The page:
Haloperidol prescribing practices in the general hospital

Thomas N. Wise, Lee S. Mann, Niru Jani, Ethan B. Kass, Shannon Goldwater, Kenneth Sonnenschein

Research output: Contribution to journalArticle

Abstract

This study investigates the clinical use of haloperidol within a general hospital. Patients who were prescribed haloperidol were often elderly, seriously ill, and stayed in the hospital longer than average. Only 23% received a psychiatric consultation. Of the patients under study, 80% were prescribed haloperidol on a PRN basis. The most common reason for neuroleptic treatment was to symptomatically manage severe agitation. Organic mental syndromes were rarely documented. Mental status exams were generally absent; the neuroleptic's effect was often omitted, and its use was rarely noted in the discharge summary. It is recommended that more education regarding the use of neuroleptic medication is indicated.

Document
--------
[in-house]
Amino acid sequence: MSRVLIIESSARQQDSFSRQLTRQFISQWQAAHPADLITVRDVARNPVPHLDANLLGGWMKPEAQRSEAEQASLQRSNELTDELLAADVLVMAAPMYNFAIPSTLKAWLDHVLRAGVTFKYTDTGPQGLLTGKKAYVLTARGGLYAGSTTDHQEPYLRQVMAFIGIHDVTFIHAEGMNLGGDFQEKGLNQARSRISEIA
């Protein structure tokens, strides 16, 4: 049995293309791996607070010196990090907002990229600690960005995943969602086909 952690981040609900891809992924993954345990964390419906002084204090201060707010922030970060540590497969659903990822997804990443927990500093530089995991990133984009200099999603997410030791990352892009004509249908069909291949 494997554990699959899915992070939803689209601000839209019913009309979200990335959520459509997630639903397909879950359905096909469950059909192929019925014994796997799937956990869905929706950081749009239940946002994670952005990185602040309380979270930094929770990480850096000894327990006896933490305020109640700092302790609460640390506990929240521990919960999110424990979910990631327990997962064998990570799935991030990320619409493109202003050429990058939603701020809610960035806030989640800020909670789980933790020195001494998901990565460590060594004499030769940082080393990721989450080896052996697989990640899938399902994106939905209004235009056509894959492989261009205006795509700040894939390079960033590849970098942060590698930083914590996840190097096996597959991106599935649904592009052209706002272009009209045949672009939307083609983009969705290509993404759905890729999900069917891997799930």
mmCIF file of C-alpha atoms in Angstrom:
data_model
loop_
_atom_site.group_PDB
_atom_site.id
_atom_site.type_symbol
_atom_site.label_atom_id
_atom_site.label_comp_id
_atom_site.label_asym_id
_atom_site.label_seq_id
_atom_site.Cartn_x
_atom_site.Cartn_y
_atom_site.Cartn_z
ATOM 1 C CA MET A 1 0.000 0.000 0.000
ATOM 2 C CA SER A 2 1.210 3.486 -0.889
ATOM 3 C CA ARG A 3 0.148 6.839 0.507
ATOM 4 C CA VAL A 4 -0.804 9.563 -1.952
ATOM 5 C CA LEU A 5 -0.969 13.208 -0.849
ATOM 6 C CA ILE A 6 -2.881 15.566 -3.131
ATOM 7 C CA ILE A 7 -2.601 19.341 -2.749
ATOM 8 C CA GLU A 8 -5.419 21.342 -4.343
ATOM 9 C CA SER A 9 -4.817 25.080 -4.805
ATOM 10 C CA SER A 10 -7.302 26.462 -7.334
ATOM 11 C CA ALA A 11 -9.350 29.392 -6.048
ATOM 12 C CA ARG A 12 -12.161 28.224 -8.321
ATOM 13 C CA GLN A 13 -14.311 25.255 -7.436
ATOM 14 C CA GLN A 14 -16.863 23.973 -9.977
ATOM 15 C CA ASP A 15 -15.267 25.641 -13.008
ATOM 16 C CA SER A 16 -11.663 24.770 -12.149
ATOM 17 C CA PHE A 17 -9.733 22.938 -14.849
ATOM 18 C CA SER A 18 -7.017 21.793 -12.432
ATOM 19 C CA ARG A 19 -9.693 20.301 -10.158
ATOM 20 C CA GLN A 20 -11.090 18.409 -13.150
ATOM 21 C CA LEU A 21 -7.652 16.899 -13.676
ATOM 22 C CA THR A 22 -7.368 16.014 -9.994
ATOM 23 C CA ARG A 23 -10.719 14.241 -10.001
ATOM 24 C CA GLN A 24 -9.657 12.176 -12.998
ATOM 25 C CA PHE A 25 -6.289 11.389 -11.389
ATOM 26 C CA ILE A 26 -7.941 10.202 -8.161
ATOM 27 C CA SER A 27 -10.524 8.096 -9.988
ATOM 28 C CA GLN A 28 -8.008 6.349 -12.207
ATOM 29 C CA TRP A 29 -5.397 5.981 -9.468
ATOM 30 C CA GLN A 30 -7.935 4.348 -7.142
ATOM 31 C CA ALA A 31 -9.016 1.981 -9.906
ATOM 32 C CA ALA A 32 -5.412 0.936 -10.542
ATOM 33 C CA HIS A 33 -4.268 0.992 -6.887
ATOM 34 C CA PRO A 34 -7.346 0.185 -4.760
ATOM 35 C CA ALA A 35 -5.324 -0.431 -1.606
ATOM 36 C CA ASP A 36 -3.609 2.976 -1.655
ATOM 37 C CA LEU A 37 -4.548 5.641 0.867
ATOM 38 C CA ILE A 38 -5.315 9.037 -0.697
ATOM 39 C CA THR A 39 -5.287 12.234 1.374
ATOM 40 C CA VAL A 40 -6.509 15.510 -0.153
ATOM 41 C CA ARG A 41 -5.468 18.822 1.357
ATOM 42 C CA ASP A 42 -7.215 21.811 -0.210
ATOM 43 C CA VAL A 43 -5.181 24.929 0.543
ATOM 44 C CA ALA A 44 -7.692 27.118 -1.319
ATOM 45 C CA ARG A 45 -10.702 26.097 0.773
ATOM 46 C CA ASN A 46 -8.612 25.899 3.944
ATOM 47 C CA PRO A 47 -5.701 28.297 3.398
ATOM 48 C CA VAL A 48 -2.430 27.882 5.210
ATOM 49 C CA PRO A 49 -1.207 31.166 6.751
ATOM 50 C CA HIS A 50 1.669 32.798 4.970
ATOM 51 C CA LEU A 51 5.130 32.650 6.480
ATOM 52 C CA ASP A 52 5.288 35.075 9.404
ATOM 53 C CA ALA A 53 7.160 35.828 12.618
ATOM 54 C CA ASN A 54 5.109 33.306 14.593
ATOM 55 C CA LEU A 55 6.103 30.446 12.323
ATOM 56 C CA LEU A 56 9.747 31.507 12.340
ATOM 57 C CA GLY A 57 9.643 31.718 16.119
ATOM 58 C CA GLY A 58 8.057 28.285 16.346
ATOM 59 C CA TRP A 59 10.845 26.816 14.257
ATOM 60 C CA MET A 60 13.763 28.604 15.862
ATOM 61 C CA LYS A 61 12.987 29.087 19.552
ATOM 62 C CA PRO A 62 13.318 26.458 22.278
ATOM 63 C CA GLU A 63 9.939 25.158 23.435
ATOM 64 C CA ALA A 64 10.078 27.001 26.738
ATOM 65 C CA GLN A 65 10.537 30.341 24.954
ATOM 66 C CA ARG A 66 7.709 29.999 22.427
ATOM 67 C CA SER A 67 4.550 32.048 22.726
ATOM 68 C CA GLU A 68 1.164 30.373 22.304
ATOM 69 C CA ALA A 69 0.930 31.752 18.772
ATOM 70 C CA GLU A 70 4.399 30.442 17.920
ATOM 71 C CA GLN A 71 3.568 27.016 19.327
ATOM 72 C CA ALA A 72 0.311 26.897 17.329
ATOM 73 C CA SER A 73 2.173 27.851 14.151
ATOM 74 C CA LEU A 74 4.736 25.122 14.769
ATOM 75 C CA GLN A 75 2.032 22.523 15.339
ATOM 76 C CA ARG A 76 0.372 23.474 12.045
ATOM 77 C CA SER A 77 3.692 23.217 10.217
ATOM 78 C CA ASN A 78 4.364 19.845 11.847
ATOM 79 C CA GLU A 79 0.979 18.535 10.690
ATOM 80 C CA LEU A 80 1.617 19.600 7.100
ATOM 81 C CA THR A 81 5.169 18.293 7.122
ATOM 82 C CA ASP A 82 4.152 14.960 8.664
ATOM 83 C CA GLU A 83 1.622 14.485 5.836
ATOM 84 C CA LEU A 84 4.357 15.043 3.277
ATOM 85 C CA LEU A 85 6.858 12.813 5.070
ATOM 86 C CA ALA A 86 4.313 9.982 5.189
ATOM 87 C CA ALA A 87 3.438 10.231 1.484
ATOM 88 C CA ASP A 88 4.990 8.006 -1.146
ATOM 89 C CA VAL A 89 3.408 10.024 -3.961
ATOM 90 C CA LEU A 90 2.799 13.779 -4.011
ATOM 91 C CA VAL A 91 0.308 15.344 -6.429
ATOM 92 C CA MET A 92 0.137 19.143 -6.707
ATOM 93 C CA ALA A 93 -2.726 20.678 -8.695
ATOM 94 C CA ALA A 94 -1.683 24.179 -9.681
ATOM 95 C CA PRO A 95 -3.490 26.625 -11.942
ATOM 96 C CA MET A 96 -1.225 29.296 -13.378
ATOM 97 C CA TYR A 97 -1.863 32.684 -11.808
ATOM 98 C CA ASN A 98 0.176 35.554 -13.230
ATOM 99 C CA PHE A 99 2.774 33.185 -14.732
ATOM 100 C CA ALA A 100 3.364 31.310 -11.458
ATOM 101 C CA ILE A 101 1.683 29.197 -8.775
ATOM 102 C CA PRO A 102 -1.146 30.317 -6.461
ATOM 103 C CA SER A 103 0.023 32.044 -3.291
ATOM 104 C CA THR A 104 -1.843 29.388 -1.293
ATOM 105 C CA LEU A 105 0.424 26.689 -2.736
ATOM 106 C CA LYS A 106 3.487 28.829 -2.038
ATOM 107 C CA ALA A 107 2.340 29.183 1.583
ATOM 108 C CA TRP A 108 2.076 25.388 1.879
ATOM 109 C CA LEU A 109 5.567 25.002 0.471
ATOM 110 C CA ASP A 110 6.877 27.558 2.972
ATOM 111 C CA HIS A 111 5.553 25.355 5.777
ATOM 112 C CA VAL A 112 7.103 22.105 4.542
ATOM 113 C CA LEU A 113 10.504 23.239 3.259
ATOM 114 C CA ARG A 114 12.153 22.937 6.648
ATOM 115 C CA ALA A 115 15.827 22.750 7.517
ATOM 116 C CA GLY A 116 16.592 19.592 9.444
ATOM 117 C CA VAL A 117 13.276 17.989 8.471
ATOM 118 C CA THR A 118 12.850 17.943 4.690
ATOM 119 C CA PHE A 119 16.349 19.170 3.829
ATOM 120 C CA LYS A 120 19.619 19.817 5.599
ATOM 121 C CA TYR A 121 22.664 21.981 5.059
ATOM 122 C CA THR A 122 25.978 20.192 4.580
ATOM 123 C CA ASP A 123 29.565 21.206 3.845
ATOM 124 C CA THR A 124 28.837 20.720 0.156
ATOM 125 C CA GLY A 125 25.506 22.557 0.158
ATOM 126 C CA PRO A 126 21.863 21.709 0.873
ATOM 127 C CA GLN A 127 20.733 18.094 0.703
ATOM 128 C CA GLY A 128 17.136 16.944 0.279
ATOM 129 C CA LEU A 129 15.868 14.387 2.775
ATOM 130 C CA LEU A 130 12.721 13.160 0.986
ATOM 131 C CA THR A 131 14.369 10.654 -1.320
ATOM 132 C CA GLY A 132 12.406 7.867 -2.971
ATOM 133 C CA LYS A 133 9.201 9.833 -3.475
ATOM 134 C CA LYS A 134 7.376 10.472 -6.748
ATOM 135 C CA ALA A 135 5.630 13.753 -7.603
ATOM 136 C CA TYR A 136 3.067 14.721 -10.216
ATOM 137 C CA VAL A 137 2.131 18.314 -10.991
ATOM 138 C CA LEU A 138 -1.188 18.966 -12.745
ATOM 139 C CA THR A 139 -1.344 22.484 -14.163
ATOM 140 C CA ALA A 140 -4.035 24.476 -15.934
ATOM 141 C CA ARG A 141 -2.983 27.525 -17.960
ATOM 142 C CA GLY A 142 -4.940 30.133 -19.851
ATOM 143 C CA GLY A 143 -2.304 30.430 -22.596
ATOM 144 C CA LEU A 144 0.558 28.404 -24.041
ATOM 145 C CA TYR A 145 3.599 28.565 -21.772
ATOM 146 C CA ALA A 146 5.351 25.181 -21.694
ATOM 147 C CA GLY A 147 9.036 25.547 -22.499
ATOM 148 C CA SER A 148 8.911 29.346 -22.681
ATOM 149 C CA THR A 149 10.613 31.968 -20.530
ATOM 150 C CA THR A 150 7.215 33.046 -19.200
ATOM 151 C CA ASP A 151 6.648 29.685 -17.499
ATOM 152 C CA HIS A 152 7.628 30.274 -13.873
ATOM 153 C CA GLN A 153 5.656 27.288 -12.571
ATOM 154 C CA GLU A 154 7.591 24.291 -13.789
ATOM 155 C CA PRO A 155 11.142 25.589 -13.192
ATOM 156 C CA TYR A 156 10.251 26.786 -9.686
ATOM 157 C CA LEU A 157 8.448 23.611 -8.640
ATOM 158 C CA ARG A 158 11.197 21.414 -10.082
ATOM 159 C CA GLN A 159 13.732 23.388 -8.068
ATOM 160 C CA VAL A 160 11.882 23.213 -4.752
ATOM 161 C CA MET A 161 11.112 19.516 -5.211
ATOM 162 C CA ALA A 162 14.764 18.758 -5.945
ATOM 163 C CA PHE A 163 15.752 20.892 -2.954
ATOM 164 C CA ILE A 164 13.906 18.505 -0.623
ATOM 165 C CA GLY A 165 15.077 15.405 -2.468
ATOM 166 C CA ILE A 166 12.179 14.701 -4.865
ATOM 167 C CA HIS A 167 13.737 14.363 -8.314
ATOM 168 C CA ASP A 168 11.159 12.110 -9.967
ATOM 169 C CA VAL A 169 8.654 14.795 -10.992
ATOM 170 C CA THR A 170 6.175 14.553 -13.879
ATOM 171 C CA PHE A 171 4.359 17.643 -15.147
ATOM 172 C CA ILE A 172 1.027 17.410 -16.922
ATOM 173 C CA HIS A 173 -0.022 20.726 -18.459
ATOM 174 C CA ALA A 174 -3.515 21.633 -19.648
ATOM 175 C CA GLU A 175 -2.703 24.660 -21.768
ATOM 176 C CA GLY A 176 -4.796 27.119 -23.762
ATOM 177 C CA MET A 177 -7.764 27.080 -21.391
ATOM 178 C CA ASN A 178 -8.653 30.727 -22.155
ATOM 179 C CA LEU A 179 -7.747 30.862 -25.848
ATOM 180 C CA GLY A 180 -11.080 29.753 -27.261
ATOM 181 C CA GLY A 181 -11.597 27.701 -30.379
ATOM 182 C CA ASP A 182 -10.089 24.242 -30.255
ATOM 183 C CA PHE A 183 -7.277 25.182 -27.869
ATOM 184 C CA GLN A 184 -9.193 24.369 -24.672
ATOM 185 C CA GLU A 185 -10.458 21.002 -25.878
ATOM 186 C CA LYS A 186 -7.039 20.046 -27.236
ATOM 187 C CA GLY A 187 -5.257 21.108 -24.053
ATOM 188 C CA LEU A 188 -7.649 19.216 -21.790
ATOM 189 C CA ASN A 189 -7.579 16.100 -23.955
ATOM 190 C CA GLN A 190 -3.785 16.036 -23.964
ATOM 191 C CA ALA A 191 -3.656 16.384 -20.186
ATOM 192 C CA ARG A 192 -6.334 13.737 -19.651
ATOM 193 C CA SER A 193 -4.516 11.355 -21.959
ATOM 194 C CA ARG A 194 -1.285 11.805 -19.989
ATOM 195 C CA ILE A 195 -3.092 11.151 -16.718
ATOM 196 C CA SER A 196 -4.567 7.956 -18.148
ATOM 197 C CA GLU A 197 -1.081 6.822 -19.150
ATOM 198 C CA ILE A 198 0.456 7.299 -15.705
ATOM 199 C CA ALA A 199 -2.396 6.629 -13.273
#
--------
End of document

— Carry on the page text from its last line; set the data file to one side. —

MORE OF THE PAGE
Original languageEnglish (US)
Pages (from-to)368-371
Number of pages4
JournalGeneral Hospital Psychiatry
Volume11
Issue number5
DOIs
StatePublished - Sep 1989
Externally publishedYes

ASJC Scopus subject areas

  • Psychiatry and Mental health

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    Wise, T. N., Mann, L. S., Jani, N., Kass, E. B., Goldwater, S., & Sonnenschein, K. (1989). Haloperidol prescribing practices in the general hospital. General Hospital Psychiatry, 11(5), 368-371. https://doi.org/10.1016/0163-8343(89)90126-6